New Class of Semiconducting Entropy-Stabilized Materials Discovered

GeSnPbSSeTe Crystal Structure

Crystal structure of GeSnPbSSeTe, a semiconducting entropy-stabilized chalcogenide alloy. The yellow atoms are cations (Ge, Sn, Pb) and the blue atoms are anions (S, Se, Te). The difference in lightness corresponds to different species of the anions and cations. The configurational entropy from the disorder of both the anion and the cation sublattices stabilizes the single-phase rocksalt solid solution, as demonstrated from first-principles calculations as well as experimental synthesis and characterization. Credit: Logan Williams, Emmanouil Kioupakis, and Zihao Deng, Dept. of Materials Science & Engineering, University of Michigan

Semiconductors are important materials in numerous functional applications such as digital and analog electronics, solar cells, LEDs, and lasers. Semiconducting alloys are particularly useful for these applications since their properties can be engineered by tuning the mixing ratio or the alloy ingredients. However, the synthesis of multicomponent semiconductor alloys has been a big challenge due to thermodynamic phase segregation of the alloy into separate phases.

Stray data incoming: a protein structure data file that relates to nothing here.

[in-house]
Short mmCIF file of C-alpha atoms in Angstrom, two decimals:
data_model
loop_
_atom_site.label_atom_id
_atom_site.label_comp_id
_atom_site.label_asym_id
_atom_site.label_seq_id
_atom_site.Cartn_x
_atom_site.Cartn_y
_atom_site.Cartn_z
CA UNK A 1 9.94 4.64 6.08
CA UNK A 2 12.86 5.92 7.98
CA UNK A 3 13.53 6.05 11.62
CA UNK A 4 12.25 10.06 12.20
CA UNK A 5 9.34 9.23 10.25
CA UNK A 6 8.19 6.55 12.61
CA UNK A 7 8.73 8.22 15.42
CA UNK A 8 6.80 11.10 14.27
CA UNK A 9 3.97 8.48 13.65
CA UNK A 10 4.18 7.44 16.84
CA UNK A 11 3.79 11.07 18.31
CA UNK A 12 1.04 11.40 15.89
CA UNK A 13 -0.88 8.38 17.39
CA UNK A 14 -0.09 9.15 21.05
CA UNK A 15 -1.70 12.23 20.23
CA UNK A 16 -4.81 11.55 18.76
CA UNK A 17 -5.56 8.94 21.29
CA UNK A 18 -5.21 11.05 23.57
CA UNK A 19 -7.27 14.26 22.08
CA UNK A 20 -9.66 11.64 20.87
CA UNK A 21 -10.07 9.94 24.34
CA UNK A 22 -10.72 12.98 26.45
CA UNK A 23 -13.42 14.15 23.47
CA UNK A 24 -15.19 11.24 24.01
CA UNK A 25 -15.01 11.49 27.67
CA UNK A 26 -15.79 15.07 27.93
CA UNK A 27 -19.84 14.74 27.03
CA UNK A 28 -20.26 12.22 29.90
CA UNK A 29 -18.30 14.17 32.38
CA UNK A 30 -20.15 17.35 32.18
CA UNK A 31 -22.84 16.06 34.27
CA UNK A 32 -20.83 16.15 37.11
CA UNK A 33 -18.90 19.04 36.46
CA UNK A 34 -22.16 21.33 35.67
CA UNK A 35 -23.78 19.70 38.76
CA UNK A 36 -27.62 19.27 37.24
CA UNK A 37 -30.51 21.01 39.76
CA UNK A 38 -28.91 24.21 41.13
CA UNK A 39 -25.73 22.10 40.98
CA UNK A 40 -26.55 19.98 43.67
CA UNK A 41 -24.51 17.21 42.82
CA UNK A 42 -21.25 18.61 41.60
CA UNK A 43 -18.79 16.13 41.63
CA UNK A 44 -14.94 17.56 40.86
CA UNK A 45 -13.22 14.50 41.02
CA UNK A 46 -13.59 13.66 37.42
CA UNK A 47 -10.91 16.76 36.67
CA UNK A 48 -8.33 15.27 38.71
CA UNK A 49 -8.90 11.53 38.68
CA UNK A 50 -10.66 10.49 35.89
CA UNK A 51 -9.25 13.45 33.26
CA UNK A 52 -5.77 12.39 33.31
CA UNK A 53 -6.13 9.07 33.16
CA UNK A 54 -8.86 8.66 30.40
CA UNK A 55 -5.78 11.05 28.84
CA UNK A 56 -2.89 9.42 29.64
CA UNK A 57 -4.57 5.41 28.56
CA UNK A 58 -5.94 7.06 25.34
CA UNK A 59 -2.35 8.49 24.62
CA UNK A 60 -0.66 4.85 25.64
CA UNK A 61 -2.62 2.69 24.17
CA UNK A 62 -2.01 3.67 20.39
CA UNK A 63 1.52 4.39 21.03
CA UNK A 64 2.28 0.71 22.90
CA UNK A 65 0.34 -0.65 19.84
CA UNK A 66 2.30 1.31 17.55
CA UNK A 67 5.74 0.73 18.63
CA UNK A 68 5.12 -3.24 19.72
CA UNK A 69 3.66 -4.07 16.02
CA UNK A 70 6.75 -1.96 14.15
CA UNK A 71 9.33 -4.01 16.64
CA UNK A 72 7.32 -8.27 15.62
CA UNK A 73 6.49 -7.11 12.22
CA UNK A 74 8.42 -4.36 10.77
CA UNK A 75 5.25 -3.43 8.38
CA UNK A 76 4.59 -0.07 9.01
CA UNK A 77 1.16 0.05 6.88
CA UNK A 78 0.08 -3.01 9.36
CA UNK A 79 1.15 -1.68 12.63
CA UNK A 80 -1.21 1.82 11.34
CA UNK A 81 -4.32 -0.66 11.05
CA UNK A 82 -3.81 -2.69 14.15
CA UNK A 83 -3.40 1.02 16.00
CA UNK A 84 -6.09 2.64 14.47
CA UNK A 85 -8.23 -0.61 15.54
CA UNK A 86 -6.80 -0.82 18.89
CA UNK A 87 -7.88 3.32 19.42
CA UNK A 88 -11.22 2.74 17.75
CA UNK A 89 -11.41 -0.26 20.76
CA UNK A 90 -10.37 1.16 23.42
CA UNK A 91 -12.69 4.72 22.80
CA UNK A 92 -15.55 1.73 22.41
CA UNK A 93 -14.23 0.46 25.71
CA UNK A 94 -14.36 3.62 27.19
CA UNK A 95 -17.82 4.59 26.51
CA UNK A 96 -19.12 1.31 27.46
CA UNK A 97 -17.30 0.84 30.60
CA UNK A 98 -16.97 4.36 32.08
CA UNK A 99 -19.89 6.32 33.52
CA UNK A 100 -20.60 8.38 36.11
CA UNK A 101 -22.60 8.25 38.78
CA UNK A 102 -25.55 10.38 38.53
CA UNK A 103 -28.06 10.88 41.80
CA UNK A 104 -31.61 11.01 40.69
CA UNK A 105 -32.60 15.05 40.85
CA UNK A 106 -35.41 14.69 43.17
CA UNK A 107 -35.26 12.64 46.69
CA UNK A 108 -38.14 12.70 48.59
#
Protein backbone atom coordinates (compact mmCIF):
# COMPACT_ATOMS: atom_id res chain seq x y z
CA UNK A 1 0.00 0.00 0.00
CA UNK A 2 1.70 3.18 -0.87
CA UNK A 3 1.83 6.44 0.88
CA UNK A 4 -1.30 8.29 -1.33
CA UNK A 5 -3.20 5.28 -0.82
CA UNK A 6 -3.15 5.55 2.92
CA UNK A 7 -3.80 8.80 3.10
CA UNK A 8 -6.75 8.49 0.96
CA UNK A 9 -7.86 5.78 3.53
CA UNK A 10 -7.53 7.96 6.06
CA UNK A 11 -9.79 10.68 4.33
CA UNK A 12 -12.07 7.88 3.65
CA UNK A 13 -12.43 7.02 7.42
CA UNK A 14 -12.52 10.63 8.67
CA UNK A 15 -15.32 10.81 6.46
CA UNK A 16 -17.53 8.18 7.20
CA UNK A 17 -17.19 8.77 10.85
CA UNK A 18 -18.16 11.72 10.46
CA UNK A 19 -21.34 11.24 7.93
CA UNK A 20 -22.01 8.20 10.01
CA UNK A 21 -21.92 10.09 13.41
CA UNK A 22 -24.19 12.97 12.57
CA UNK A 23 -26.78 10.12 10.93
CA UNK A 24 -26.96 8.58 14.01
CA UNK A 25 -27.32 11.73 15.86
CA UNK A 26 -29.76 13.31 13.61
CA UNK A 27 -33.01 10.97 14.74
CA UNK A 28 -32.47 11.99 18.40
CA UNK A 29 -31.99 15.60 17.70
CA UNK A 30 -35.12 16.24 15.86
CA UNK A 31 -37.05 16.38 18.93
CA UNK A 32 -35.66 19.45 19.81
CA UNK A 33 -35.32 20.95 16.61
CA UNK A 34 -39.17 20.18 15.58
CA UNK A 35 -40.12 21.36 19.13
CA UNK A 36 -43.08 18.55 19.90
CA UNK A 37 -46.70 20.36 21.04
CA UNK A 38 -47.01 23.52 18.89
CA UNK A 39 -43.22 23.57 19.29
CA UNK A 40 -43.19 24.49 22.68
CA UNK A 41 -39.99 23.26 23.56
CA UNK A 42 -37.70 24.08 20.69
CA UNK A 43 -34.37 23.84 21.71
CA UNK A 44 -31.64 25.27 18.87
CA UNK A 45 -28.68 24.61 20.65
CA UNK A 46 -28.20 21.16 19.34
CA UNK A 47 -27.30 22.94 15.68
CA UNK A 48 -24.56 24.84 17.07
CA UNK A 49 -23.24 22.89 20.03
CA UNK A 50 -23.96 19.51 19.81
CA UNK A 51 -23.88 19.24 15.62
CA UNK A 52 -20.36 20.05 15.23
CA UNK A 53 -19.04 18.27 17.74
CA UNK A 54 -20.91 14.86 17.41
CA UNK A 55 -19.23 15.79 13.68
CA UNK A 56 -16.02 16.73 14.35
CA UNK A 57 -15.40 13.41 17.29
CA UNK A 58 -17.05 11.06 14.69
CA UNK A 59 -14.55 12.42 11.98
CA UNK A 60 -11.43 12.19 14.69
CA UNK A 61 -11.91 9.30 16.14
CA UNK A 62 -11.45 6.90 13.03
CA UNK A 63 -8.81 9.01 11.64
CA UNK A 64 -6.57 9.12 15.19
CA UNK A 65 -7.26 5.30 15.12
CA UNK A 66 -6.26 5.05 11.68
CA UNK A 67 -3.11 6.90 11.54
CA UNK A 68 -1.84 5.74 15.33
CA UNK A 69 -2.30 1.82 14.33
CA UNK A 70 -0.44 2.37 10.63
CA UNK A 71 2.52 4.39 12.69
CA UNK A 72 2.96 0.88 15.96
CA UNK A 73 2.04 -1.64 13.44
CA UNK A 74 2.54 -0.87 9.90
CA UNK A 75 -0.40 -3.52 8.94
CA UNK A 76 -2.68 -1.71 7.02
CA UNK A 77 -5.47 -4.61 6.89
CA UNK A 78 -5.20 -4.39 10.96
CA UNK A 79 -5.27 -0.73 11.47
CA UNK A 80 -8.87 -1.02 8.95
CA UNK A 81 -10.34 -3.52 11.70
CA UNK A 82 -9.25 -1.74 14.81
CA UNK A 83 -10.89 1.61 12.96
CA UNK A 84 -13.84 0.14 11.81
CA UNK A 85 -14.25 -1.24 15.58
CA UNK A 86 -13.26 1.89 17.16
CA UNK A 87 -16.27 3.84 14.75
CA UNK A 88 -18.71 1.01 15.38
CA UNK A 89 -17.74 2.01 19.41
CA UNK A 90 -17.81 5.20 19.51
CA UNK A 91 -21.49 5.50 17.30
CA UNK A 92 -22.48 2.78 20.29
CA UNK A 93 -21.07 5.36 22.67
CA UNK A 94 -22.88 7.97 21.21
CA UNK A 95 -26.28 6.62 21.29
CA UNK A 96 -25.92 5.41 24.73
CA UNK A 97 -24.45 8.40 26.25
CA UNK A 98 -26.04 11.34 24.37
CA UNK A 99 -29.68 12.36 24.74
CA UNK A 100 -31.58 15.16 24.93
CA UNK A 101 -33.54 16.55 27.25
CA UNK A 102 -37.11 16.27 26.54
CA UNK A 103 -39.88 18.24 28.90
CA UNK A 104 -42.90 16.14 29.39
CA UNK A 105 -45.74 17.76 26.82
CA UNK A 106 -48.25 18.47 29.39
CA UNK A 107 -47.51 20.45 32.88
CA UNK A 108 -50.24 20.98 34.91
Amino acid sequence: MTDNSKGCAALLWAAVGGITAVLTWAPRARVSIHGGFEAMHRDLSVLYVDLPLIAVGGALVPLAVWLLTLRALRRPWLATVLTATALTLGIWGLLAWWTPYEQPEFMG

Recently, University of Michigan researchers Emmanouil (Manos) Kioupakis and Pierre F. P. Poudeu, both in the Materials Science and Engineering Department, utilized entropy to stabilize a new class of semiconducting materials, based on GeSnPbSSeTe high-entropy chalcogenide alloys,[1] a discovery that paves the way for wider adoption of entropy-stabilized semiconductors in functional applications. Their article, “Semiconducting high-entropy chalcogenide alloys with ambi-ionic entropy stabilization and ambipolar doping” was recently published in the journal Chemistry of Materials.